By the evening of September 26 fighting had died down. Japan took possession of the airfield at Gia Lam outside Hanoi, rail marshalling yard on the Yunnan border at Lao Cai, and Phu Lang Thuong athwart the railway from Hanoi to Lang Son near the border of Guangxi province, and stationed 900 troops in the port of Haiphong and a further 600 in Hanoi. These positions effectively completed the blockade of China except through the route from Burma.

On September 27, Japan signed a military alliance with Germany and Italy.

ee also

*Organization of the Imperial Japanese Army Indochina Army Garrison
*Second French Indochina Campaign


* Hsu Long-hsuen and Chang Ming-kai, "History of The Sino-Japanese War (1937–1945)" 2nd Ed. ,1971. Translated by Wen Ha-hsiung , Chung Wu Publishing; 33, 140th Lane, Tung-hwa Street, Taipei, Taiwan Republic of China. Pg. 317

Media links

* [ "Conflict in Indochina"] , French newsreels archives (Les Actualités Mondiales), January 15, 1941


External links

* [ Vichy Indo-China vs Japan, 1940]
* [ Prisoners of the Japanese]
* [ French Indochina during World War II (dossier)] , Dr. Jean-Philippe Liardet

Wikimedia Foundation. 2010.

Look at other dictionaries:

  • French Indochina — {|| Infobox Former Country native name = Union Indochinoise conventional long name = Indochinese Union Liên bang Đông Dương common name = French Indochina| continent = moved from Category:Asia to Southeast Asia region = Southeast Asia country =… …   Wikipedia

  • Indochina Expeditionary Army — Infobox Military Unit unit name= Indochina Expeditionary Army caption= dates= 1940 09 07 1941 07 05 country= Empire of Japan allegiance= branch= Imperial Japanese Army type= Infantry role= Army Corps garrison= nickname= battles=Invasion of French …   Wikipedia

  • Invasion of Sumatra (1942) — Part of World War II, Pacific War Date 14 February –28 March 1942 Location Sumatra, Netherlands East Indies …   Wikipedia

  • Indochina Wars — The Indochina Wars (Vietnamese: Chiến tranh Đông Dương ) refers to wars of national liberation and attempts of the Vietnamese communists to assert regional hegemony that erupted in the wake of World War II, fought in Southeast Asia from 1947… …   Wikipedia

  • French Empire —    During the Age of Imperialism France had, after Britain, the second largest and most diverse colonial empire, with a wide mix of settler colonies, penal settlements, plantations, trading bases, and protectorates that literally spanned the… …   Encyclopedia of the Age of Imperialism, 1800–1914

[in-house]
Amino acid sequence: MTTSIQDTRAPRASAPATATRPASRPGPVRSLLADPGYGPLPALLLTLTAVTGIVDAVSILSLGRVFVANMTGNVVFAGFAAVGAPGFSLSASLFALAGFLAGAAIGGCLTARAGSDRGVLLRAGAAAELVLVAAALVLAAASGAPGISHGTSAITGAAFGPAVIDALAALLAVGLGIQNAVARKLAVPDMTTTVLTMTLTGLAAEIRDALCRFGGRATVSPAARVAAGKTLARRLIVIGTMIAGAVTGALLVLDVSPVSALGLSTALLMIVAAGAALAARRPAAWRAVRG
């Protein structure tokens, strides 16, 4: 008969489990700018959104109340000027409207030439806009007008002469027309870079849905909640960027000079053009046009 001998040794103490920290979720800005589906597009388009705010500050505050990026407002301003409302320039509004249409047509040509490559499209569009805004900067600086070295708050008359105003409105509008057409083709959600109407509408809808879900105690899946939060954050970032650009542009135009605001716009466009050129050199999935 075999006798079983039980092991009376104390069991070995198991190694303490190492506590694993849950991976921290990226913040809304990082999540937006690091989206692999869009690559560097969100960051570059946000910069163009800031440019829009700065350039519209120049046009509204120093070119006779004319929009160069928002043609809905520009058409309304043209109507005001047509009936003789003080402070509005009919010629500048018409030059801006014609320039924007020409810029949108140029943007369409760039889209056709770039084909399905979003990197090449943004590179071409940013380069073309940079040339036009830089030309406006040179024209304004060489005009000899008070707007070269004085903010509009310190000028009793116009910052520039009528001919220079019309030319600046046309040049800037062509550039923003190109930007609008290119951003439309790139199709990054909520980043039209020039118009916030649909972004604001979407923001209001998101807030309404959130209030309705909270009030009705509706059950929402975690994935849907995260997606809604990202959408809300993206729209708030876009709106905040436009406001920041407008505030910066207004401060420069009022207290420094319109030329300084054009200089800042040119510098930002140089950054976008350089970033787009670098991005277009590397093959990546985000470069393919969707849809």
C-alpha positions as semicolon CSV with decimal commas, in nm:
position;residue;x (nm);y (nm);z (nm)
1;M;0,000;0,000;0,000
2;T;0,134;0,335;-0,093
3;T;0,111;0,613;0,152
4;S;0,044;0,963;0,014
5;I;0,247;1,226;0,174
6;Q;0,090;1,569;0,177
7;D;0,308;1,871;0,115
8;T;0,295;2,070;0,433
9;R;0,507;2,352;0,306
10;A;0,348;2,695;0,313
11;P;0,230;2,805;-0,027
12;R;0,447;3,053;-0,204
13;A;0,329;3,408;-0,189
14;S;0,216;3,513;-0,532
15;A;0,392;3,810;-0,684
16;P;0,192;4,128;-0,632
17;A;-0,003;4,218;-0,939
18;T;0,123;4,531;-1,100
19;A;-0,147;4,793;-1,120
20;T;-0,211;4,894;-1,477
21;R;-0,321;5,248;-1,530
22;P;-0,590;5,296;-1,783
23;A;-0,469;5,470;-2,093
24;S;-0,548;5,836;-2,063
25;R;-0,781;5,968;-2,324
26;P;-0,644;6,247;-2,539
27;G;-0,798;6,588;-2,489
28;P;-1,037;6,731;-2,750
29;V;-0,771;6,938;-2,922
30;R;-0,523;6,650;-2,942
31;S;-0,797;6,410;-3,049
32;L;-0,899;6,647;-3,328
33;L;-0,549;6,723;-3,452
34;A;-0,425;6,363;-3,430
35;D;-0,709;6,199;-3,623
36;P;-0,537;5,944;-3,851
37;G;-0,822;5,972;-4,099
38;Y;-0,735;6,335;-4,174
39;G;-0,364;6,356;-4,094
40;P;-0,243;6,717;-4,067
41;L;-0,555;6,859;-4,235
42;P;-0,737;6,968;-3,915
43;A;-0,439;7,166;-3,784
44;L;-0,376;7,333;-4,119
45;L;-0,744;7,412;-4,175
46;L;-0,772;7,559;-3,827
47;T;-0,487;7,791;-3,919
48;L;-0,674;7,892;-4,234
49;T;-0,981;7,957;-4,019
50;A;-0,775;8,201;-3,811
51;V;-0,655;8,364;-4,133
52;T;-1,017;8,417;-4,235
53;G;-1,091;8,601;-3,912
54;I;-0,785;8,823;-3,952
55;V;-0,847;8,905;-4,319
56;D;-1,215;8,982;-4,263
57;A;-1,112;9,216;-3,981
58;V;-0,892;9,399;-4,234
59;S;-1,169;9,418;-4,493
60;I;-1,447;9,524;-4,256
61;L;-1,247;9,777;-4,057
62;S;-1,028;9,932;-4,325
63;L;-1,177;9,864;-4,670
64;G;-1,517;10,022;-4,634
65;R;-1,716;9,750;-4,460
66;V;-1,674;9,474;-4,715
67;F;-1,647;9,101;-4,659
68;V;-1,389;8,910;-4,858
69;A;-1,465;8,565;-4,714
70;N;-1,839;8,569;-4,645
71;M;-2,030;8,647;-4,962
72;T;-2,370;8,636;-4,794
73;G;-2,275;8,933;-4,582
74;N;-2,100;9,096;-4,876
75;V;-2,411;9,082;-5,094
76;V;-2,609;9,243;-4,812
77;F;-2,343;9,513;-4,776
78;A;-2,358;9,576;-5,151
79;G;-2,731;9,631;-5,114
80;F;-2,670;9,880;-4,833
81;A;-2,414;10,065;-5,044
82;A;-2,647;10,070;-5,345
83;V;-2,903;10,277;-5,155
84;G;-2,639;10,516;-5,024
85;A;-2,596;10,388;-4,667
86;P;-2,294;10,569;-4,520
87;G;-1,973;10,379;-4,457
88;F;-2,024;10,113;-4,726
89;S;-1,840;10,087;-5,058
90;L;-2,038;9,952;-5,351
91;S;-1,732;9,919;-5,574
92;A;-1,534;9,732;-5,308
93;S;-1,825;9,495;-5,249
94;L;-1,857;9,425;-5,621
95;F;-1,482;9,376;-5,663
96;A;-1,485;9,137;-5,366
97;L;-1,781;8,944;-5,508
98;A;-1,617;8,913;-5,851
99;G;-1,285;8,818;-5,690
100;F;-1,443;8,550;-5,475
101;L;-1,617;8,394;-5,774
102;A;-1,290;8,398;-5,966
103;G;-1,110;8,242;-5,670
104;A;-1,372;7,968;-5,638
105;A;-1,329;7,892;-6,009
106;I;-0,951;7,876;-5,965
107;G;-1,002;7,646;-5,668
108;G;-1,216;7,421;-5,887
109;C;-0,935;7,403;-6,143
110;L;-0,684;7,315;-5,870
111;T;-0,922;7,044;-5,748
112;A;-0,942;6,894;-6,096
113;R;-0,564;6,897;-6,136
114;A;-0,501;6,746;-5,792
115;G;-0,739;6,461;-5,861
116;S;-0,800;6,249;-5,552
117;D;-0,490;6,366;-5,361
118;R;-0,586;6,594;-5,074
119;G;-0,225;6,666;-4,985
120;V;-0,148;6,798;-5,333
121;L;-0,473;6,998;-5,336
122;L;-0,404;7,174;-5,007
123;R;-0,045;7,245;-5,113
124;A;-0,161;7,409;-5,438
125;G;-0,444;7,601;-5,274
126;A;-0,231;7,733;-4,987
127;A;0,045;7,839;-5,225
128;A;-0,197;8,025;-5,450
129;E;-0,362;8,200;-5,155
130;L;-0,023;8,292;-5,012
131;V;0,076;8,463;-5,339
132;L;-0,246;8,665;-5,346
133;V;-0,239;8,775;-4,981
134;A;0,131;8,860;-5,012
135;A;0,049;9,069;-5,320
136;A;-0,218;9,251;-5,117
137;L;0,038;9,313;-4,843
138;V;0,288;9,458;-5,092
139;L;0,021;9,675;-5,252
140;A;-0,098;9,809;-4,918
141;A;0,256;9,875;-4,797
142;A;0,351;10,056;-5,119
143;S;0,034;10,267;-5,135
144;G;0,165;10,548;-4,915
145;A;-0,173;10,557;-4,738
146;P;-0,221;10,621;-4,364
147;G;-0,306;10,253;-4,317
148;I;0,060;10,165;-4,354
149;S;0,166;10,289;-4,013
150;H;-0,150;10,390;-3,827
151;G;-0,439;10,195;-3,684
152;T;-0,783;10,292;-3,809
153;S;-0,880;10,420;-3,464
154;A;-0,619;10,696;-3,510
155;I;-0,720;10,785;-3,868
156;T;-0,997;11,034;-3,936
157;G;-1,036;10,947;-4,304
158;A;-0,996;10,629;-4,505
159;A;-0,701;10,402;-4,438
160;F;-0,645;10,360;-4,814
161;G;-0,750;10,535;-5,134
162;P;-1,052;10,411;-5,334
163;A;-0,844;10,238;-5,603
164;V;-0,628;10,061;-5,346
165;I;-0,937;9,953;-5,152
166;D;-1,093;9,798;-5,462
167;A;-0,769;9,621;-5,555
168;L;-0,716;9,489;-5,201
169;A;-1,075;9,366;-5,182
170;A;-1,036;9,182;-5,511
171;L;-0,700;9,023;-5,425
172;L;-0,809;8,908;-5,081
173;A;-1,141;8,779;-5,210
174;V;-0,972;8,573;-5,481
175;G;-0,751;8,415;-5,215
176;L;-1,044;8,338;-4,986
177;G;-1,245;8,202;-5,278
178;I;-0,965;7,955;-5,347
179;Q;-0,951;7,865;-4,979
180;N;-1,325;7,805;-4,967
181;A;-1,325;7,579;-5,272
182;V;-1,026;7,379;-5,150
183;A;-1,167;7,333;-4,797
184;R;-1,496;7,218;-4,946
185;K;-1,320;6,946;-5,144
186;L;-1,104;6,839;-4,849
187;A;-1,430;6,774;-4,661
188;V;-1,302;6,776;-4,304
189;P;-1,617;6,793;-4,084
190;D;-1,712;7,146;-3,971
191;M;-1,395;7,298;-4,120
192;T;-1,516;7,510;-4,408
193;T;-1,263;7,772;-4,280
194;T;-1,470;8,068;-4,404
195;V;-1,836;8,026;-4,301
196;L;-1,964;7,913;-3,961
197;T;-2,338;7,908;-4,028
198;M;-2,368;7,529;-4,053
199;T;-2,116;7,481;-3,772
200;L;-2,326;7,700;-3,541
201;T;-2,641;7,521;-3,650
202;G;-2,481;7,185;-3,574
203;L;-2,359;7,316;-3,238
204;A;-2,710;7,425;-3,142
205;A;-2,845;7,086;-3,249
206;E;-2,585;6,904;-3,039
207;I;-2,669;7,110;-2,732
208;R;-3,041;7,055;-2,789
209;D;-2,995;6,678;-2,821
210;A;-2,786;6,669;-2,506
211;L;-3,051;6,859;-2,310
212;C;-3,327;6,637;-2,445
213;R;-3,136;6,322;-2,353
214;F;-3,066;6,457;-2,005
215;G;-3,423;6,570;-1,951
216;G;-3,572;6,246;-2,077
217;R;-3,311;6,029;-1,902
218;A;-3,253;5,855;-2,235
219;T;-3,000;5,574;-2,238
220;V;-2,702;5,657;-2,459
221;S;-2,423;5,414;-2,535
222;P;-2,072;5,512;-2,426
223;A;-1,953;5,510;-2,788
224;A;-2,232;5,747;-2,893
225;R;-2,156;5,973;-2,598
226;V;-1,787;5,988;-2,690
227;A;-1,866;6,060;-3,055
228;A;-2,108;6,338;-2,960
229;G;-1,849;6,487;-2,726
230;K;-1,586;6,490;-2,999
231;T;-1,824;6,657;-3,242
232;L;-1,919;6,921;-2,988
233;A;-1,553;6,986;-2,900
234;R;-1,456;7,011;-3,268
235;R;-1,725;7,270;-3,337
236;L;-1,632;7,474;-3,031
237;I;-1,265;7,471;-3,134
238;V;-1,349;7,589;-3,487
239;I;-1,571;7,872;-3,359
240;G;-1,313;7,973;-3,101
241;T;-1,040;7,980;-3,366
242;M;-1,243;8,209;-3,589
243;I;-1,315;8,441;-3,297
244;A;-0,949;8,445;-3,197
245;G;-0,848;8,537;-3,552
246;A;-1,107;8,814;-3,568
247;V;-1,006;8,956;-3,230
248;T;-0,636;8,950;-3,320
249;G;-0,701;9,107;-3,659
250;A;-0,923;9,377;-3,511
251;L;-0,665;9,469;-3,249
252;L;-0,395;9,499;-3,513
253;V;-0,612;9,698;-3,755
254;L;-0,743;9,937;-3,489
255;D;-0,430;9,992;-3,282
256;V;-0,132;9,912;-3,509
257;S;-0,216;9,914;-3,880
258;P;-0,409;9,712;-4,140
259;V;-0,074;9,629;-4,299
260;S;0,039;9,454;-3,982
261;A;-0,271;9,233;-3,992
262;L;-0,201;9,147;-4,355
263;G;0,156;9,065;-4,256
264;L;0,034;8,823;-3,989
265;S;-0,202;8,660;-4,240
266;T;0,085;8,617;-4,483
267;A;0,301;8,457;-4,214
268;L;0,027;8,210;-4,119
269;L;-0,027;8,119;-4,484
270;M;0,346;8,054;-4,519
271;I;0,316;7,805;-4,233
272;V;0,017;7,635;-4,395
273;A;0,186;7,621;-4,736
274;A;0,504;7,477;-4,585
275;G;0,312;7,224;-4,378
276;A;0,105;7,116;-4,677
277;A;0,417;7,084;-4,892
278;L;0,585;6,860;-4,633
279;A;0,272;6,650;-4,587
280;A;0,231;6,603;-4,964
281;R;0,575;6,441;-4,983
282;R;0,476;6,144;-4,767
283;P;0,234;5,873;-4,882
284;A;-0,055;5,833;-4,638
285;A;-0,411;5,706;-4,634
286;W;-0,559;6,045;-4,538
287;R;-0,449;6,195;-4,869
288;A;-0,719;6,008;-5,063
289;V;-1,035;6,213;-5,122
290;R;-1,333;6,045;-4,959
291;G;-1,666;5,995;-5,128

• French–Thai War — Infobox Military Conflict conflict=French Thai War caption= date=October, 1940 May 9, 1941 place=French Indochina casus= territory=Disputed territories in French Indochina ceded to Thailand result=Indecisive; [Tucker, p. 552] French naval… …   Wikipedia

  • French Foreign Legion — Infobox Military Unit unit name=French Foreign Legion caption=The Legion emblem. dates=10 March 1831 present country=FRA branch=French Army type= role= size= c. 7,700 men in nine regiments and one sub unit current commander= Brigade General Louis …   Wikipedia

  • Indochina — /in doh chuy neuh/, n. a peninsula in SE Asia, between the Bay of Bengal and the South China Sea, comprising Vietnam, Cambodia, Laos, Thailand, W Malaysia, and Burma (Myanmar). Also called Farther India. Cf. French Indochina. * * * or Indochinese …   Universalium

  • French Navy — Marine Nationale Naval Ensign of France Active 1624 present …   Wikipedia

  • French colonial empire — France was a dominant empire in the world, from the 1600s to the late 1960s, possessing many colonies in various locations around the world. In the 19th and 20th centuries, the global rule of France was the second largest behind the British… …   Wikipedia

Share the article and excerpts

Direct link
Do a right-click on the link above
and select “Copy Link”